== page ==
100 Days of Fonts and Google Web Fonts Typographic Project can give you an idea. These sites only use Google fonts, but you can definitely get inspiration whether you use them too or not.
Readers don’t like seeing cluttered, text-heavy forms with plenty of fields to fill out. They’re almost always going to skip subscribing.
The less effort users must exert in reading and comprehending text as well as typing out their information, the more likely they are to complete the process. Here are a few tips to simplify your opt-in form.
Limit the number of form fields. The fewer fields your visitors have to type into, the more likely they are to follow through with the subscription.
The only information you really need for them to subscribe is the email address they want to receive your emails in, as well as their name only for personalization. You don’t even need their full name or even their real first name; their nickname or whatever they want to get called should be enough.
You might feel you have to ask more than their name and email address, particularly if you’re offering a free consultation or something similar in exchange for their subscription to your list. In this case, you can always ask for additional information after they’ve subscribed.
Make it easy to see the fields. Display very clearly where your visitors should enter their information. Ideally, labels for fields are best placed inside the fields themselves. Also, stick to a single-column format to reduce confusion. Don’t waste their time by making them read error messages and correct their input.
Be as concise as you can with your copy. It’s a form, not an essay. Showing your visitors a wall of text won’t inspire them to convert. Study how to say what you need to say in as few words as you can.
This is certainly challenging, as you have to describe what you’re offering to your readers, how it benefits them, and assure them that whatever you’re offering is risk-free. It’s an art, but it’s an art you can definitely learn.
It can be argued that your CTA is the most important section of your opt-in form, as everything on your opt-in form is to get visitors to click on this button. The thing is, no matter how well you designed your opt-in form is, your readers won’t convert if your CTA isn’t convincing enough.
Here are some tips to make your CTA work.
Use strong action words in your copy. You want to inspire your readers to take action, so use verbs. Here are some verbs you might consider using:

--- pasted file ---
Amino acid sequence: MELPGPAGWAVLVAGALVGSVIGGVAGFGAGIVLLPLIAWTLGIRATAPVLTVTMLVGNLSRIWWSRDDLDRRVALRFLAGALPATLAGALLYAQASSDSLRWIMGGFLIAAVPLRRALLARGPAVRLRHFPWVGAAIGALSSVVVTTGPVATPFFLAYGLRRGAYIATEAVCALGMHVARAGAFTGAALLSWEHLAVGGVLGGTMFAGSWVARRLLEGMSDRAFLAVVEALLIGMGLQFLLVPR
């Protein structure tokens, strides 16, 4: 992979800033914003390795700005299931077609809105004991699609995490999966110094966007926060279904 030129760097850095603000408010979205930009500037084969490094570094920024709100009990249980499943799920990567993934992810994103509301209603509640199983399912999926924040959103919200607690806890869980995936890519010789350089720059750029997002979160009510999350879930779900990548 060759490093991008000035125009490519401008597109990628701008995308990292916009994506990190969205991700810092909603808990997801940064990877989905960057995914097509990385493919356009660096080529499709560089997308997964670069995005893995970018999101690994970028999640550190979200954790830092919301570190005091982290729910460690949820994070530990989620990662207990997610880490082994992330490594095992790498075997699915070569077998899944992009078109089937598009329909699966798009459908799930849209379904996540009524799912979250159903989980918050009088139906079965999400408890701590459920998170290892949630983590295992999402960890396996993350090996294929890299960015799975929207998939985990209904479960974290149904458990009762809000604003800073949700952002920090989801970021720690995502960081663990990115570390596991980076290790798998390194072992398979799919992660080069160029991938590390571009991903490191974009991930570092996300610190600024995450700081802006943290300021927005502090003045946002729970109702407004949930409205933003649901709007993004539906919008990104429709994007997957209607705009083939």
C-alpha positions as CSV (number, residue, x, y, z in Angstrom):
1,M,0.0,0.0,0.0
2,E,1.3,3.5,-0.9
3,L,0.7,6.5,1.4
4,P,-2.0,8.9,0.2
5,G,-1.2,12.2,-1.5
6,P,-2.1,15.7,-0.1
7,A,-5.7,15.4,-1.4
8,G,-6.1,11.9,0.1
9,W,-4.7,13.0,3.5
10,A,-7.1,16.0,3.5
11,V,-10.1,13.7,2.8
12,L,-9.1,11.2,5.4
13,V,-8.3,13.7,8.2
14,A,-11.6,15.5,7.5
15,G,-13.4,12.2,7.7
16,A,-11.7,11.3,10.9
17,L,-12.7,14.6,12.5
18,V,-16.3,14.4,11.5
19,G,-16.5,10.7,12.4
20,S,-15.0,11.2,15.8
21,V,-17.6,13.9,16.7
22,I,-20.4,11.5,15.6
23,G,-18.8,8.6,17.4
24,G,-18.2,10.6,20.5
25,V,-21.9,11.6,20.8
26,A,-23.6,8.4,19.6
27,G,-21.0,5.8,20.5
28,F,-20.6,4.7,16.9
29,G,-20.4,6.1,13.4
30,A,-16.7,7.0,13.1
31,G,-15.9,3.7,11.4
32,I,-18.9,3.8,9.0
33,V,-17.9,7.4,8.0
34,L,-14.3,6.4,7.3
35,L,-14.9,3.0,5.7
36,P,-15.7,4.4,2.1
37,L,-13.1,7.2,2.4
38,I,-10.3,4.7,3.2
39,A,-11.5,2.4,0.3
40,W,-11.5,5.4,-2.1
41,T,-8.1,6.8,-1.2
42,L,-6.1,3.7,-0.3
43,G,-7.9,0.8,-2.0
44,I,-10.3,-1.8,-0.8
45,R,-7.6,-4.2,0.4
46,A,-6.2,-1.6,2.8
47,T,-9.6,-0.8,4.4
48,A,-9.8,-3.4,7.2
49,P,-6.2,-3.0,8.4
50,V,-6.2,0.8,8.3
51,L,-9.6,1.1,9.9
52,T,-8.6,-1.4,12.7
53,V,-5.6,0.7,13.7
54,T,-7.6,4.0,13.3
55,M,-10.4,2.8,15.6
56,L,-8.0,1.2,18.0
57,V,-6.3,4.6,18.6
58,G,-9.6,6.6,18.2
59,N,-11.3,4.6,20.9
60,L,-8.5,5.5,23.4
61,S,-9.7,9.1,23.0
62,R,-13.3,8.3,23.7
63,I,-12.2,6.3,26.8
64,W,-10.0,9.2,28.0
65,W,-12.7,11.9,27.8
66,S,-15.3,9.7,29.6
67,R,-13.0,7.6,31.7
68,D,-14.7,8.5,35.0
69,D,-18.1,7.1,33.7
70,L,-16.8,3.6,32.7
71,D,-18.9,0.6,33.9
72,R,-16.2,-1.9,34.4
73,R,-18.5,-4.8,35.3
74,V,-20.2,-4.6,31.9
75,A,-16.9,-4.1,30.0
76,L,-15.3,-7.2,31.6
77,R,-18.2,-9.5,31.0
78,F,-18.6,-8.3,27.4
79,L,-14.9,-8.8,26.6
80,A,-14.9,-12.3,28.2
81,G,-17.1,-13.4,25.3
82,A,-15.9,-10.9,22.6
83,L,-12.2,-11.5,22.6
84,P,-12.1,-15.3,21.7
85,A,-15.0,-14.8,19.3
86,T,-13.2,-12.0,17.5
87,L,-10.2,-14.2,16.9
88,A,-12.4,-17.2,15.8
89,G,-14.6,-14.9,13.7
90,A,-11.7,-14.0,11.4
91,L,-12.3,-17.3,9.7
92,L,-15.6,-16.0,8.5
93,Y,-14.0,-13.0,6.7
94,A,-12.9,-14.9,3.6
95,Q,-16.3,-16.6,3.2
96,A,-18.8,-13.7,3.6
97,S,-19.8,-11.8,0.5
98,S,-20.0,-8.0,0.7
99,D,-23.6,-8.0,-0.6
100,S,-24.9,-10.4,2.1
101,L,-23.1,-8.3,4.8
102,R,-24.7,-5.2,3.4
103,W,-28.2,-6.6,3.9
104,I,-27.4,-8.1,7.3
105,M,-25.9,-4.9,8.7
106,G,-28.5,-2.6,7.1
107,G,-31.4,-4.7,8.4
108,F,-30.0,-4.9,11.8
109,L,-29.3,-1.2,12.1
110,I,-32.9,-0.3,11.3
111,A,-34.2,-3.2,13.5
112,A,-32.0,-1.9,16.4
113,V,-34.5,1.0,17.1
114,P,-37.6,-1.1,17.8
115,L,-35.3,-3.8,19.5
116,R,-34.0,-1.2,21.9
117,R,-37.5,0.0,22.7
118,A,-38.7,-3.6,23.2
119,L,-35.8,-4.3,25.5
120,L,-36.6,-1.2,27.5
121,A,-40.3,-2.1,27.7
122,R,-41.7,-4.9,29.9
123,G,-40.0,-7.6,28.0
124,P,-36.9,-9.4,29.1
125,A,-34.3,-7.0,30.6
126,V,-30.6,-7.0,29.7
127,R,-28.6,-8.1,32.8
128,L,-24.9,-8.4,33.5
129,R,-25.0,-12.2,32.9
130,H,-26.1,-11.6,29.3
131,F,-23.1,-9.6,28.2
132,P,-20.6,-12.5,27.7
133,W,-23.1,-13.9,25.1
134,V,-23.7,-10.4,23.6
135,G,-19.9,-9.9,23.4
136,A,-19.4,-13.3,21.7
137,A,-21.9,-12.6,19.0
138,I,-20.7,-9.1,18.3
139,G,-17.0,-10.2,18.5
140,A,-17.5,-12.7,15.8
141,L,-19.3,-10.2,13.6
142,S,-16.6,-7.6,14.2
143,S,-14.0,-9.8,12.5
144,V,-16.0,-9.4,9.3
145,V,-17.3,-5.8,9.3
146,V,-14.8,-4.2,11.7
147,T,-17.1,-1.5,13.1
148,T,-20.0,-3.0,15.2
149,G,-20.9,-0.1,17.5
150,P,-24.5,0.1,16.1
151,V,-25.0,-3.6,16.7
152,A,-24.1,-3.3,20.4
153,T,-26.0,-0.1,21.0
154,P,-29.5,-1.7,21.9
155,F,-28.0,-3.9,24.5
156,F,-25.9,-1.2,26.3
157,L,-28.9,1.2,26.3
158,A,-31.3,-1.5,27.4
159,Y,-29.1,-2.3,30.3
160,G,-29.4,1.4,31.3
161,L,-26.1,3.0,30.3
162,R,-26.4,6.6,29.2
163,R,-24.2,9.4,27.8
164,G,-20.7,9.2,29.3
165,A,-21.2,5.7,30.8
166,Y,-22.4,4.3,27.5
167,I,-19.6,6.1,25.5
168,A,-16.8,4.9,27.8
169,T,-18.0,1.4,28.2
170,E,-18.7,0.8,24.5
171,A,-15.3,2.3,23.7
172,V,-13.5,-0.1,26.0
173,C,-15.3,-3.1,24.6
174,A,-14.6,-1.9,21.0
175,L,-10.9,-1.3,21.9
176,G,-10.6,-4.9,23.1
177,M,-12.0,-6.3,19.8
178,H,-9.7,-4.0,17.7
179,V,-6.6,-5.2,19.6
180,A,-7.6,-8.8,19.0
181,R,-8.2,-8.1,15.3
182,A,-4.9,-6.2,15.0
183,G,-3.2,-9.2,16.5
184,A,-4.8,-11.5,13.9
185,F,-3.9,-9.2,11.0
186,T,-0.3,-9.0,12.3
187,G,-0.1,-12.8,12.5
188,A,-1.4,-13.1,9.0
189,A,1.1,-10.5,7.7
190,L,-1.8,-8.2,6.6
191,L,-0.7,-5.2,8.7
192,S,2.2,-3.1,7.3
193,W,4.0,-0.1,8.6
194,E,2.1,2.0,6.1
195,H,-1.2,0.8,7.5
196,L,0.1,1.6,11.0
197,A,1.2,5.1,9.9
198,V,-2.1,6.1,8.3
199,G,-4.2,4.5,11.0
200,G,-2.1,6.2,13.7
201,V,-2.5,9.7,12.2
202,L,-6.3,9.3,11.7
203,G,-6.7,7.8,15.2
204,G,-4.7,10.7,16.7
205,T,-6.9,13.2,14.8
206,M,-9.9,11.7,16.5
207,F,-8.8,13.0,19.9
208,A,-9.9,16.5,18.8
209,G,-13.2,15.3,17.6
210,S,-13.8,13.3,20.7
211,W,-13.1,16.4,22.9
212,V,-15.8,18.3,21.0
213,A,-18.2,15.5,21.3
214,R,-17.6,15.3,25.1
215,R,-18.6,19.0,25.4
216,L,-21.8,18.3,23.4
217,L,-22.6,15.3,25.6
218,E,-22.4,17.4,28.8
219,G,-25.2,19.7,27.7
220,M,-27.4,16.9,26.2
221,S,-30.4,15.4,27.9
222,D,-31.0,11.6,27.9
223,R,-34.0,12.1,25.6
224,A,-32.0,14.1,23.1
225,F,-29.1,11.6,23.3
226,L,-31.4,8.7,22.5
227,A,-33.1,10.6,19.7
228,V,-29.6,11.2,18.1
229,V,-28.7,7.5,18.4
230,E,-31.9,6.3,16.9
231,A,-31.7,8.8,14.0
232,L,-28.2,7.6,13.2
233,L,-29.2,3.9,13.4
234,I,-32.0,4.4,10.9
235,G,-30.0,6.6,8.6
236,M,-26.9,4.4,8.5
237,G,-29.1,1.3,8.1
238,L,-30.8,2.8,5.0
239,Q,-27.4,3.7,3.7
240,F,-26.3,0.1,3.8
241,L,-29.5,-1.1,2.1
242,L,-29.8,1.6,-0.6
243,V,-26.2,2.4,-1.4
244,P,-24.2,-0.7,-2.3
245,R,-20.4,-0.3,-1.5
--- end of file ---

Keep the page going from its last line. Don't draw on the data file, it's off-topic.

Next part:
Different words will work for different audiences, but in general, the words “Submit” and “Send,” especially when used by themselves, have proven to be ineffective, so avoid using them as much as possible.
Evoke a sense of urgency. Not only do you want to inspire your readers to take action, you want them to take action NOW. Use words such as:
Contrast the button color with your opt-in form. As I’ve mentioned, your opt-in form should already be contrasting with your website background. In turn, your CTA button should be contrasting with your opt-in form.
See, the actual color of your CTA button doesn’t matter as much as how well it contrasts with its background. An exception to this rule is the color gray. Never choose gray as your CTA button color because gray buttons are associated with the negative action, such as exiting a window or canceling a process.
The size of the button matters. You definitely want your CTA button to be noticed, and you want readers to be able to read the copy, but you don’t want the button to overpower everything else on the opt-in form or even on the page.
It’s a bit of a Goldilocks situation (e.g., not too little, not too big, just right) and it’s going to take some testing to find the right button size.
Images and photos can do a lot for your opt-in form to be noticed by your visitors, but not just any image will do.
For an image to work effectively with your opt-in form, it has to:
Draw your readers’ eyes to the opt-in form.
If you’re including an image of a person/persons, their line of sight (i.e., the direction they’re looking at) should be right where your opt-in form is.
The urge to follow someone’s gaze is powerful yet imperceptible; we don’t even know that we’re doing it.
Make sure to use this type of photo and not photos of people staring straight at the camera or worse, looking away from your opt-in form.
If you can’t find relevant photos of people to place on your form, you can make use of arrows, lines, or frames instead to direct your readers’ eyes toward your opt-in form. These directional cues may not be as powerful as the human gaze but are still pretty compelling.
Be applicable to the opt-in form or to your lead magnet.
Opt-in forms that offer lead magnets such as checklists, eBooks, and other digital documents usually include a digital rendering of their lead magnet.
Placing an image in your opt-in form that looks nice but isn’t related in any way to your offer or doesn’t add anything to the customer experience will only end up confusing your visitors and turn them off from signing up for your mailing list.
Evoke the right emotions.
Aside from being applicable to what you’re offering to visitors who sign up, the image should also match whatever emotion you want them to feel such that they’re inspired to sign up for your mailing list.
Examples of these emotions are desire (as in wanting something of value), urgency (as in wanting something NOW), loss (as in losing out on something valuable), fear (as in fear of failure or not accomplishing something), or time (as in saving time).
You may be tempted to shoot some photos yourself using your smartphone, but unless you’re a professional yourself, you’re better off springing for professional photos or digital images.